Uber Technologies, the privately-held San Francisco-based smartphone app developer that helps users hail taxis and reserve car services, has reportedly shut down its operation in New York City just months after planning a bold entrance into the well-established marketplace.

The news Tuesday came from a report by the tech website The Verge, which cited taxi drivers claiming that the company had begun to ask for its devices back despite public statements from CEO Travis Kalanick himself denying any change of plans.

“Even if Uber is still officially operating taxis in New York, the service is effectively defunct,” the site reports. “The Verge's repeated attempts to hail a cab over the last week resulted in the message, 'We're sorry, no TAXIs are available right now.' Taxis are still being advertised in the app, even though no taxi drivers seemed to be using it; however, on Uber's website, taxis aren't listed as an option in New York.”

Uber first launched its taxi service in New York in September, a move that was generally taken as a brash proclamation against the city’s all-powerful Taxi and Limousine Commission. Like many tech startups, Uber promised to aggressively disrupt the existing marketplace, and hoped that by managing to attract enough consumer interest, it could bypass any red tape that city officials or the transportation commission could throw at them.

Uber’s app lets users hail a cab simply by tapping a touch screen rather than dealing with the frustration of waiting outside and searching for a physical car. Furthermore, users would take the entire trip without ever having to use cash or their credit card in the cab itself, instead replying on the app’s own internal mobile payment system. While these are fees tend to be more expensive than standard taxi cab tips, Uber hoped that by expanding into lower cost rides the benefit of spontaneity and the convenience of the app itself would win out in the end.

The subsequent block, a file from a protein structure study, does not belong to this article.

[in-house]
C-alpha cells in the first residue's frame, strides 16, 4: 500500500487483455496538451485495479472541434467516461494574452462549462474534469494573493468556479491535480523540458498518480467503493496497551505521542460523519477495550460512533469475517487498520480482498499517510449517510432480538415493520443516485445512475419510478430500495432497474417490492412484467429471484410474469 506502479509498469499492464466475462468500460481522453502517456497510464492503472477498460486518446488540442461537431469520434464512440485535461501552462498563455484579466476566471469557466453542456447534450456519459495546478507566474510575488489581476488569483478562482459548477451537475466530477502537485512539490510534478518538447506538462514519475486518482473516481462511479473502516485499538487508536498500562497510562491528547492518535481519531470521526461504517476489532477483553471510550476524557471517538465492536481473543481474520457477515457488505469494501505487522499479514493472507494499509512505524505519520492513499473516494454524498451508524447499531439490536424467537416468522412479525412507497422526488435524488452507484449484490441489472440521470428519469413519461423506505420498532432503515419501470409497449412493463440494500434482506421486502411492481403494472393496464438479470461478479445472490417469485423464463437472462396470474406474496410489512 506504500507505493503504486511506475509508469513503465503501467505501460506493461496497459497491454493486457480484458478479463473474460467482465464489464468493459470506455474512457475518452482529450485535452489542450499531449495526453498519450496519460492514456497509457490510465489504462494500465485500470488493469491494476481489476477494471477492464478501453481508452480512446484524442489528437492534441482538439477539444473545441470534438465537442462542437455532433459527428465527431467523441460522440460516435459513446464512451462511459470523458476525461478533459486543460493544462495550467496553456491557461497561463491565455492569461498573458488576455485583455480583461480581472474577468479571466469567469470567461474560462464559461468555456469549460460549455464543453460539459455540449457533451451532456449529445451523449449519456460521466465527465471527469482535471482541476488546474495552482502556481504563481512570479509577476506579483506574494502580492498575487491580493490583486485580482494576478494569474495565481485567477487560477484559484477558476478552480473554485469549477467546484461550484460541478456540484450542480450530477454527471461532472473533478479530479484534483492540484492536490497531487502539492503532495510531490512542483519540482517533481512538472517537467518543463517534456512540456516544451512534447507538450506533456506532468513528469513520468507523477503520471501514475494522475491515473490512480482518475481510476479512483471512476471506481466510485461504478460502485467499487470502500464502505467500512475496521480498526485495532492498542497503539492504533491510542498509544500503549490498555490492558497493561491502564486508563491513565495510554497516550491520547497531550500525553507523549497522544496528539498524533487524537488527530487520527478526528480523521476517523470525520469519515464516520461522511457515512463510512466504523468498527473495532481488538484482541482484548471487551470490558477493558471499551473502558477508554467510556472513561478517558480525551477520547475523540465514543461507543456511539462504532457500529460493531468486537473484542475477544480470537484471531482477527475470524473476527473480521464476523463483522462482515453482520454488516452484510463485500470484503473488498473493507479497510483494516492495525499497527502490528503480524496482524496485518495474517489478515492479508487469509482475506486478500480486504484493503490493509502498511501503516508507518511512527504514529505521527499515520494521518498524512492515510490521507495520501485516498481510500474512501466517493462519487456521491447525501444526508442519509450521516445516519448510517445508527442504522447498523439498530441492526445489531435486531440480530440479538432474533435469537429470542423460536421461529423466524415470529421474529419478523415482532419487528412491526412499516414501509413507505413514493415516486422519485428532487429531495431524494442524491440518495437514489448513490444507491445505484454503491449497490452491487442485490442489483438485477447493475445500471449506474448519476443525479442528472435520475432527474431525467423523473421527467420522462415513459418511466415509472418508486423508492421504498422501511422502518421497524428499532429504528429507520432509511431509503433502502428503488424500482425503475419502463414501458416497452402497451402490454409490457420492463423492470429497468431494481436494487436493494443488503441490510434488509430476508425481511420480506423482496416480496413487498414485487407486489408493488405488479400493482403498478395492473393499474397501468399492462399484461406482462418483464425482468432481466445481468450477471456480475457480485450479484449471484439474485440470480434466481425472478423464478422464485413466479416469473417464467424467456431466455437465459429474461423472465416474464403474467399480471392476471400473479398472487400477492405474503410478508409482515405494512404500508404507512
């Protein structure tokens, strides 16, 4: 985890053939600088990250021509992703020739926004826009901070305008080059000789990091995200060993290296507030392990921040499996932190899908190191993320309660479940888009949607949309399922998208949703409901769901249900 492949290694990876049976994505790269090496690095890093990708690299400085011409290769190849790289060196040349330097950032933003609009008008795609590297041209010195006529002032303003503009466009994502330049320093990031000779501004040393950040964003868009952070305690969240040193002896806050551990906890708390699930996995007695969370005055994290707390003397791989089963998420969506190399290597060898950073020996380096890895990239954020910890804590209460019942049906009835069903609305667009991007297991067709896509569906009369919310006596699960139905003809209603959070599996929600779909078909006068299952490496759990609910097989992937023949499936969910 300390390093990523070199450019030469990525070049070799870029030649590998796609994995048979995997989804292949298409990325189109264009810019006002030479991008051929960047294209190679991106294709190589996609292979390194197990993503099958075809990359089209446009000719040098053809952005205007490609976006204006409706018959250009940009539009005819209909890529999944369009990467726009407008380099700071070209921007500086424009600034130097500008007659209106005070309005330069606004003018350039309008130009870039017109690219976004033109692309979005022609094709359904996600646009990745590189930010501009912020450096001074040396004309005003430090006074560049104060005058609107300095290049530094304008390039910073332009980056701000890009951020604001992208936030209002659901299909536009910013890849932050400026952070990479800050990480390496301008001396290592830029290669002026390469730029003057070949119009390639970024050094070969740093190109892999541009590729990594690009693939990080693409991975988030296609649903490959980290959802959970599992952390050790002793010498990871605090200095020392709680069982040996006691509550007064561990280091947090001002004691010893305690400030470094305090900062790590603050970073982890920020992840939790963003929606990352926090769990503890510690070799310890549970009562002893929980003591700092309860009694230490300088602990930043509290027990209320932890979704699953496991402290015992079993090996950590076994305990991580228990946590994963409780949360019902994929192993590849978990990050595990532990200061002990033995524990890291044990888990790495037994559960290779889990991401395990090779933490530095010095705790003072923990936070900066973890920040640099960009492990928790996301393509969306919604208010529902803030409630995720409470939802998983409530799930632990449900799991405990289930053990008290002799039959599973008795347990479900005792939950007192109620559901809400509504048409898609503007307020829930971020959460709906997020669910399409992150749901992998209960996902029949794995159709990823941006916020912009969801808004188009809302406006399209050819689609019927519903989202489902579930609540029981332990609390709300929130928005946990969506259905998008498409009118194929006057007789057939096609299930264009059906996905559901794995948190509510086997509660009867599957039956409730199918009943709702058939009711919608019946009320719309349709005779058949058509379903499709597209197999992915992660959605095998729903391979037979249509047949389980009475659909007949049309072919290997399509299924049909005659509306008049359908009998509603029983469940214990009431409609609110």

Whether or not it could have appealed to consumers, Uber’s app never had the chance to win them over, for soon after launching, the Taxi and Limousine Commission stamped down on the service, saying it could not fully launch until February at the earliest.

TLC Chairman David Yassky, a former Democratic member of the City Council appointed by Mayor Michael Bloomberg, said at the time, "The TLC is eager to pave the way for taxi drivers to take advantage of the most up-to-date technology, including smartphone apps that may help passengers locate available taxicabs more quickly."

The TLC already disputed Uber’s alleged ability to pre-calculate fares, a practice that runs against the grains of New York’s main transportation services. But the regulation that finally caught Uber in its last hurdle was the fact that taxi drivers in New York are strongly forbidden from using any sort of mobile handheld device while driving, a requirement that nixed Uber’s core product from the equation.

Throughout Uber’s network including California itself, the company has faced numerous problems with public transportation regular and auto insurance. While its service has proven popular in San Francisco and London, Uber is also being sued in Chicago, where Taxi companies are taking issue with the company claiming half of the drivers’ tips.